Silica is the basis of most solar panels, and silica dust can be created when silicon wafers are sliced. Regulating this dust is a recent focus of the Occupational Safety and Health Administration (OSHA). In 2016, the agency issued new standards to control this dust in the workplace. Evidence had been growing for years that previous limits on silica dust were not keeping workers safe. OSHA’s new rules are significantly more stringent than previous standards.
While some manufacturers of solar panels will already be in compliance, many will have to take serious measures to address the change. OSHA’s new limit on silica dust cuts the permissible exposure limit (PEL) by half. The new limit is 50 micrograms per cubic meter of air. As with most PEL’s, this limit is measured as an 8-hour time-weighted average. Due to the dangers of silica dust, manufacturers can’t settle for filtering out 80% or so of the dust, as they might with other dusts. With silica, a manufacturer needs to aim for capturing and controlling at least 99.9% of the dust.
The importance of controlling silica dust goes beyond complying with regulations—the dust strongly impacts workers’ health, as well. When inhaled, silica dust can travel deeply into the lungs and cause a number of health problems. The dust is implicated in lung cancer as well as chronic bronchitis and other respiratory diseases. Over time, it can damage other bodily systems, most notably the kidneys. Prolonged exposure can lead to silicosis, a serious disease caused by damage to the lining of the lungs.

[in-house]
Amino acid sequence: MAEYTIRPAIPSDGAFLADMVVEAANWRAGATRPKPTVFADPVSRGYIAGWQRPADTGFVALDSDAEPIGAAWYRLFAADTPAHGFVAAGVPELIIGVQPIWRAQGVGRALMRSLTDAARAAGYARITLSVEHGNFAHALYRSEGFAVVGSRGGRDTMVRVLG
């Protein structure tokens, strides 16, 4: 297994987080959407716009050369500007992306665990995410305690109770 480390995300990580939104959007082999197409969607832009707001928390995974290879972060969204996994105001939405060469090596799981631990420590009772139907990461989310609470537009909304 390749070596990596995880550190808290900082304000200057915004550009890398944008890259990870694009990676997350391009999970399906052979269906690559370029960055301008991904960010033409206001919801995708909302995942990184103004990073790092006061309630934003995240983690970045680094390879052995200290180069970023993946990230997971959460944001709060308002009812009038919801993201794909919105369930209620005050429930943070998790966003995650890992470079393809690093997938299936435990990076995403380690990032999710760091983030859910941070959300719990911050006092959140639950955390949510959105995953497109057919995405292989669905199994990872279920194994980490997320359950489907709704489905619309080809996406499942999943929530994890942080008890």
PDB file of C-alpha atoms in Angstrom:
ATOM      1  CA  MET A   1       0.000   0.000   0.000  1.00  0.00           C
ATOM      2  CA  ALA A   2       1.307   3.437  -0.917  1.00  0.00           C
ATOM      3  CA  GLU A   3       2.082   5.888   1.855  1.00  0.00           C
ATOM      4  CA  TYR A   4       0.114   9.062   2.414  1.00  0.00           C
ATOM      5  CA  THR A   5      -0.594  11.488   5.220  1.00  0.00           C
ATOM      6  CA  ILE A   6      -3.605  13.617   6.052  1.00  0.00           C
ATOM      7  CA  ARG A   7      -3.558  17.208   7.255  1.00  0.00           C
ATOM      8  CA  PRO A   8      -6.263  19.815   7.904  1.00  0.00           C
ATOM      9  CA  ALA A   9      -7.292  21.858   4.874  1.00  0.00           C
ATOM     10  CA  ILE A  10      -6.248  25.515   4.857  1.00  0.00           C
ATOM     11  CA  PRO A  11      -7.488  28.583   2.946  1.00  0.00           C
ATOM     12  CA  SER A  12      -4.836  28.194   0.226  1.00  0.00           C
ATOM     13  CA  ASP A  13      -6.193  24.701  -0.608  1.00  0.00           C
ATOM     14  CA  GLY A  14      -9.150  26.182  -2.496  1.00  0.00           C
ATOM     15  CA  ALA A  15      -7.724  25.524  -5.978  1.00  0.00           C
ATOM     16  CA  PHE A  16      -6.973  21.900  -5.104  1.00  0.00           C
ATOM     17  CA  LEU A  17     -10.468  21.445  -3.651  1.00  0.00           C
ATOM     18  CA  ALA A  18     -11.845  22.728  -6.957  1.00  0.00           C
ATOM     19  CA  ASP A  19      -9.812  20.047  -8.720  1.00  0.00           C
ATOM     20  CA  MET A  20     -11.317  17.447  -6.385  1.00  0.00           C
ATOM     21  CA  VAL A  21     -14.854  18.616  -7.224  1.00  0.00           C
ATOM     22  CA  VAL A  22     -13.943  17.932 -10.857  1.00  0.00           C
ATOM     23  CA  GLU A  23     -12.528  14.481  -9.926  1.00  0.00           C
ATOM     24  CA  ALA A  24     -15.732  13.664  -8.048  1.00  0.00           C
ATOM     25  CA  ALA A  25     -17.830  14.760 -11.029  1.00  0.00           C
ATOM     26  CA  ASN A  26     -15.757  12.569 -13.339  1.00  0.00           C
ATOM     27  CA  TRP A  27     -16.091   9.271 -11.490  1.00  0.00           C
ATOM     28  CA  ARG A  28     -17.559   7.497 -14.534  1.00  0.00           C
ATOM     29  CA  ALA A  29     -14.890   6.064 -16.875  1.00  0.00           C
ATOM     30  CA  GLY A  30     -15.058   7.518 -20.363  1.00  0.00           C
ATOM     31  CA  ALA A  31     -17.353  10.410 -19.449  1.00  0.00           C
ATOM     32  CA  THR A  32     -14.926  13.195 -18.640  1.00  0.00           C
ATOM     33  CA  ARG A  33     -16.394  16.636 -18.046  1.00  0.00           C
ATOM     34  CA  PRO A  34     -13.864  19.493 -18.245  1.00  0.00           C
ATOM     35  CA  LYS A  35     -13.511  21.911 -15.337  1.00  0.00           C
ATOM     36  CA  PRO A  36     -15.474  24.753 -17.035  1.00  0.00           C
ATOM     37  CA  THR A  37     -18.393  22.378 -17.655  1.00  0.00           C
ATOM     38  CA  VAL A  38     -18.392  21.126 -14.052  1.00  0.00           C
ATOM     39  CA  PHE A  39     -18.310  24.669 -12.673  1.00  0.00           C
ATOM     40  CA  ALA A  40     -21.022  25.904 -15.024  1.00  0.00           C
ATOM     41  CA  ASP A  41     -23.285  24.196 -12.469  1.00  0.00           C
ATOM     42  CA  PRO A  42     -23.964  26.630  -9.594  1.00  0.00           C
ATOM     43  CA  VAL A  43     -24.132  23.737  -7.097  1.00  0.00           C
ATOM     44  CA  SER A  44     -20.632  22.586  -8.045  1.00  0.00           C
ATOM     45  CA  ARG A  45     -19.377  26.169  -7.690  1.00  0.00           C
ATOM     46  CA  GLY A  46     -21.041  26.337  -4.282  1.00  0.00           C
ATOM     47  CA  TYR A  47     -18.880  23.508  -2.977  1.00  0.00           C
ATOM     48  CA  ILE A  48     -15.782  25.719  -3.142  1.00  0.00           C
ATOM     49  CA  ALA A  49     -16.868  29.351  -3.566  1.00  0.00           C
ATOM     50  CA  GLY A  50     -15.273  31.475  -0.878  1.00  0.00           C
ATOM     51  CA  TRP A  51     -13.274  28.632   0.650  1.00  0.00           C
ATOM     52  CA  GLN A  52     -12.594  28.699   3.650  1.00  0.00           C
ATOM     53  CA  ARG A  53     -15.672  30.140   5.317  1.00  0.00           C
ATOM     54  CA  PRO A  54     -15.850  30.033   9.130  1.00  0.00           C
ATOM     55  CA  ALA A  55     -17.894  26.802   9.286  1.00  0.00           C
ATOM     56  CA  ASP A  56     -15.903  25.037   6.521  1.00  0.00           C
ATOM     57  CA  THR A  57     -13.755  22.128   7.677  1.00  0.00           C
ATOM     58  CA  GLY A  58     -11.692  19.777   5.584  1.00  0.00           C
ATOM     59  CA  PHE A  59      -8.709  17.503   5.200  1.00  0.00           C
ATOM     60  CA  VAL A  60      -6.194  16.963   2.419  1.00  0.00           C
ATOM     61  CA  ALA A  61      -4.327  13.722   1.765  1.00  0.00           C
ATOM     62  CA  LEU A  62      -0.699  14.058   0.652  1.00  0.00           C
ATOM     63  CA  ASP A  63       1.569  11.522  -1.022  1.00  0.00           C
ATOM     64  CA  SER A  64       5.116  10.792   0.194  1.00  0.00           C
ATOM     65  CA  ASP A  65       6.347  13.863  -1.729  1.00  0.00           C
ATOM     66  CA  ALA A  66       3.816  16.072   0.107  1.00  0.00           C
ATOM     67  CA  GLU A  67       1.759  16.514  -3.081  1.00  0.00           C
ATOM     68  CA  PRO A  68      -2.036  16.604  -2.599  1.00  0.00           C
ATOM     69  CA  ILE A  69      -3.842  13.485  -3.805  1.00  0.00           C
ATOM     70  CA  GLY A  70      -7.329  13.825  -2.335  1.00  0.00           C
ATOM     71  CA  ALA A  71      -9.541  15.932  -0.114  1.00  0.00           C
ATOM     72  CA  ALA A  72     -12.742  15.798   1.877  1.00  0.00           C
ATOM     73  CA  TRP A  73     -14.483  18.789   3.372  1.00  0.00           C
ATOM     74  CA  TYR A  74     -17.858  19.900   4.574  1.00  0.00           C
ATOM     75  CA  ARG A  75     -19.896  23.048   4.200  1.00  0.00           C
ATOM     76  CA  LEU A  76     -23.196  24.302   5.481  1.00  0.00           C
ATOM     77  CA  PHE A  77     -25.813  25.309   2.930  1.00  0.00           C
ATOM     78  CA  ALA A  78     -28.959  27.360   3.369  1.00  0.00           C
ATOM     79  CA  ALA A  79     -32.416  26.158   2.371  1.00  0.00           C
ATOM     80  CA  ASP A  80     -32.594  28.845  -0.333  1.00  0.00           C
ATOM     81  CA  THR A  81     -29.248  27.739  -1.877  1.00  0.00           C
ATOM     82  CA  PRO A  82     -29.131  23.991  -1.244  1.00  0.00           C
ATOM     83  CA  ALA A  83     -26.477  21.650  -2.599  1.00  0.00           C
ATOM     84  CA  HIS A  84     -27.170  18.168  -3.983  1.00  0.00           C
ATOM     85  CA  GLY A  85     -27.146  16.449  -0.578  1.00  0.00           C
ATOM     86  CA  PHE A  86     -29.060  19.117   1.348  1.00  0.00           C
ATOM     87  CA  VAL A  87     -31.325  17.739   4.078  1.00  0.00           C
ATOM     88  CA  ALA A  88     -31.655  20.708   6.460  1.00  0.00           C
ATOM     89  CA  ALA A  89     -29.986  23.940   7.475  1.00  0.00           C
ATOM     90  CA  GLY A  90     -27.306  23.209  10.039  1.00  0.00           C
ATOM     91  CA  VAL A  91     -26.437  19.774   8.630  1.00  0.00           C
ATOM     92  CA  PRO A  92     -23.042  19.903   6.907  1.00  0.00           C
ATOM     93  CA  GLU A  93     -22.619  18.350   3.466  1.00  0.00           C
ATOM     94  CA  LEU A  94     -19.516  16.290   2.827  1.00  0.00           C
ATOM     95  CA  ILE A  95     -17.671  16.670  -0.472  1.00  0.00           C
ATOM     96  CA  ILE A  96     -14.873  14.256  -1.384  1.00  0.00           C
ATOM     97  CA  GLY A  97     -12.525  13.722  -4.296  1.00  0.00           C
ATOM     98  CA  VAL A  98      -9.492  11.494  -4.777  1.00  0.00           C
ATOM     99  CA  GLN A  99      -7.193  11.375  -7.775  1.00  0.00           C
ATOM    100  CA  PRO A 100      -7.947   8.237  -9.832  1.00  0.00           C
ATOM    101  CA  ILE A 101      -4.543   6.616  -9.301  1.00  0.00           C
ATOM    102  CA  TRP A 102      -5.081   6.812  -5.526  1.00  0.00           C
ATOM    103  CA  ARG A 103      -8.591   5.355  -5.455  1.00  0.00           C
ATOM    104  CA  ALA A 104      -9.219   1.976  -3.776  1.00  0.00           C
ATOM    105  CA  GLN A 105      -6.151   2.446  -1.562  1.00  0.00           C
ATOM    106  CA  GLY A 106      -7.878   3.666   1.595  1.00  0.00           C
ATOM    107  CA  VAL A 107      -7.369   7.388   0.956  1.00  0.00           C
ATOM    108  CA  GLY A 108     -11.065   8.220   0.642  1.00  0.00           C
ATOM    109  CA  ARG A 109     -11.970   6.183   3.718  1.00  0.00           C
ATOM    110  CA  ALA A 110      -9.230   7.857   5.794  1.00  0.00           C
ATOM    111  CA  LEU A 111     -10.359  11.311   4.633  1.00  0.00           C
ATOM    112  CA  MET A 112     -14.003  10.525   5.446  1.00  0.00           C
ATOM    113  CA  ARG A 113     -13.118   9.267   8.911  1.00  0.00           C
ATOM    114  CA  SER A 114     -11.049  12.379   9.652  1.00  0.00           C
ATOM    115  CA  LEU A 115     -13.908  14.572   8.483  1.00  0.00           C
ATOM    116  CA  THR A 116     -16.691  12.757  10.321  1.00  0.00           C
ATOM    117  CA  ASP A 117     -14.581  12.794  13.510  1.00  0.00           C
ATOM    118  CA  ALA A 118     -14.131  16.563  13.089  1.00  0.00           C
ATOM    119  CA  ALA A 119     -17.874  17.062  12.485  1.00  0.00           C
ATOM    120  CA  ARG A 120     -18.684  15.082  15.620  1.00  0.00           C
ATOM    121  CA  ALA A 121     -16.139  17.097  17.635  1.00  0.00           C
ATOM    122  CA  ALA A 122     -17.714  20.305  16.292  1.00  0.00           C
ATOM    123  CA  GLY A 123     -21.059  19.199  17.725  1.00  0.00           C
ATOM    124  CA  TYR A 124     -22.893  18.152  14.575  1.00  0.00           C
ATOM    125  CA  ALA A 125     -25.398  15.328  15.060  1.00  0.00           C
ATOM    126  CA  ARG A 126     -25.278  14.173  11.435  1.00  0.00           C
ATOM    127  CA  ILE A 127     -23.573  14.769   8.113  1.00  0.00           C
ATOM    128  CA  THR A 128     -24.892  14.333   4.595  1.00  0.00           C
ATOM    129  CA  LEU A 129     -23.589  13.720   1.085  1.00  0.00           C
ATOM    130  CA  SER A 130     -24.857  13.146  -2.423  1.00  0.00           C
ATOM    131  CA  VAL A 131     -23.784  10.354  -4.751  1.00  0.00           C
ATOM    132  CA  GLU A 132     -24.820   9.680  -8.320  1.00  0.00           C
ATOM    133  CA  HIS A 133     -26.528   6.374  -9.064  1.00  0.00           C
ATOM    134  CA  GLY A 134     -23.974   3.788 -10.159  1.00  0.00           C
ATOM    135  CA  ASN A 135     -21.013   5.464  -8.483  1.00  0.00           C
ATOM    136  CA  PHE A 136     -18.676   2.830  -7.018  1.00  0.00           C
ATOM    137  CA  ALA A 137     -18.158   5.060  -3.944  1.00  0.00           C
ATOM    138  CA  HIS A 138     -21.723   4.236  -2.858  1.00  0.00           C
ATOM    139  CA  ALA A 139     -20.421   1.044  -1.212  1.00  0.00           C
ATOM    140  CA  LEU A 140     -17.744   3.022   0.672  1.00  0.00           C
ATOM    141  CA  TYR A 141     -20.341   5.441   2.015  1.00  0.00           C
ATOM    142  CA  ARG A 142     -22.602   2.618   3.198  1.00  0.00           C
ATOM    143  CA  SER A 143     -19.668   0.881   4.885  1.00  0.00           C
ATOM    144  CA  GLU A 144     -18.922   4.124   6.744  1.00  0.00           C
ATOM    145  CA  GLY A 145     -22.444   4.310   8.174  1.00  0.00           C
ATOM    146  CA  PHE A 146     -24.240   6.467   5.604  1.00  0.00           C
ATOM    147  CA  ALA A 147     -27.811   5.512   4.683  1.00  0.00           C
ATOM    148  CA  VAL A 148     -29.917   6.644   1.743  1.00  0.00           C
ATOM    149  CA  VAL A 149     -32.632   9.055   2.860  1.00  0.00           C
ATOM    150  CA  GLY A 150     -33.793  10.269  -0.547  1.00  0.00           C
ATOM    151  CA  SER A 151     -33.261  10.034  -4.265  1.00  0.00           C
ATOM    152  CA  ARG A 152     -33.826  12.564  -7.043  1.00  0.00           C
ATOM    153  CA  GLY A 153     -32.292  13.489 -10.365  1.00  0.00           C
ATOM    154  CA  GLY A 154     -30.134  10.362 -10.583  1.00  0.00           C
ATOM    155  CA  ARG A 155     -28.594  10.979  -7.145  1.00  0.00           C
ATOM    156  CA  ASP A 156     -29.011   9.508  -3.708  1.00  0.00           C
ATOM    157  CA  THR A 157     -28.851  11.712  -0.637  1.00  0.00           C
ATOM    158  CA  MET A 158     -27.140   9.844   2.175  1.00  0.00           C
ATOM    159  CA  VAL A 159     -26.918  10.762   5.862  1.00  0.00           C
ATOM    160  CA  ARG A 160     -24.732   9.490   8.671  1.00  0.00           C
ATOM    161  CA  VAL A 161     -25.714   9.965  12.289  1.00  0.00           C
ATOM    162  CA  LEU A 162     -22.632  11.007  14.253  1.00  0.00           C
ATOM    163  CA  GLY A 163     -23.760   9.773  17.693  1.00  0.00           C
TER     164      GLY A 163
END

The manufacture of other renewable energy equipment requires a focus on air quality, as well. Building the large metal components for wind turbines, for example, creates serious weld fumes. In particular, the welding of stainless steel—a common practice in this trade—creates weld fumes containing the metallic compound hexavalent chromium. OSHA has a specific regulation for this substance due to its well documented toxicity. Particulates of this substance are extremely small, due to the high temperatures involved in welding. When inhaled, these tiny particulates can travel deep into the body. Hexavalent chromium is a known carcinogen and, when inhaled, has been linked to incidences of cancer. However, this compound is only one of many dangers that travel in weld fumes. Many weld fumes also carry manganese and beryllium, toxic substances that are also regulated by specific OSHA standards.
Whether manufacturers are building wind turbines or large pieces of green infrastructure, the welding of large components presents certain dangers. Because welders must move along a large piece of equipment, source capture of weld fumes is difficult. Conventional capture solutions, such as fume arms and backdraft tables, are difficult or impossible to employ in these situations.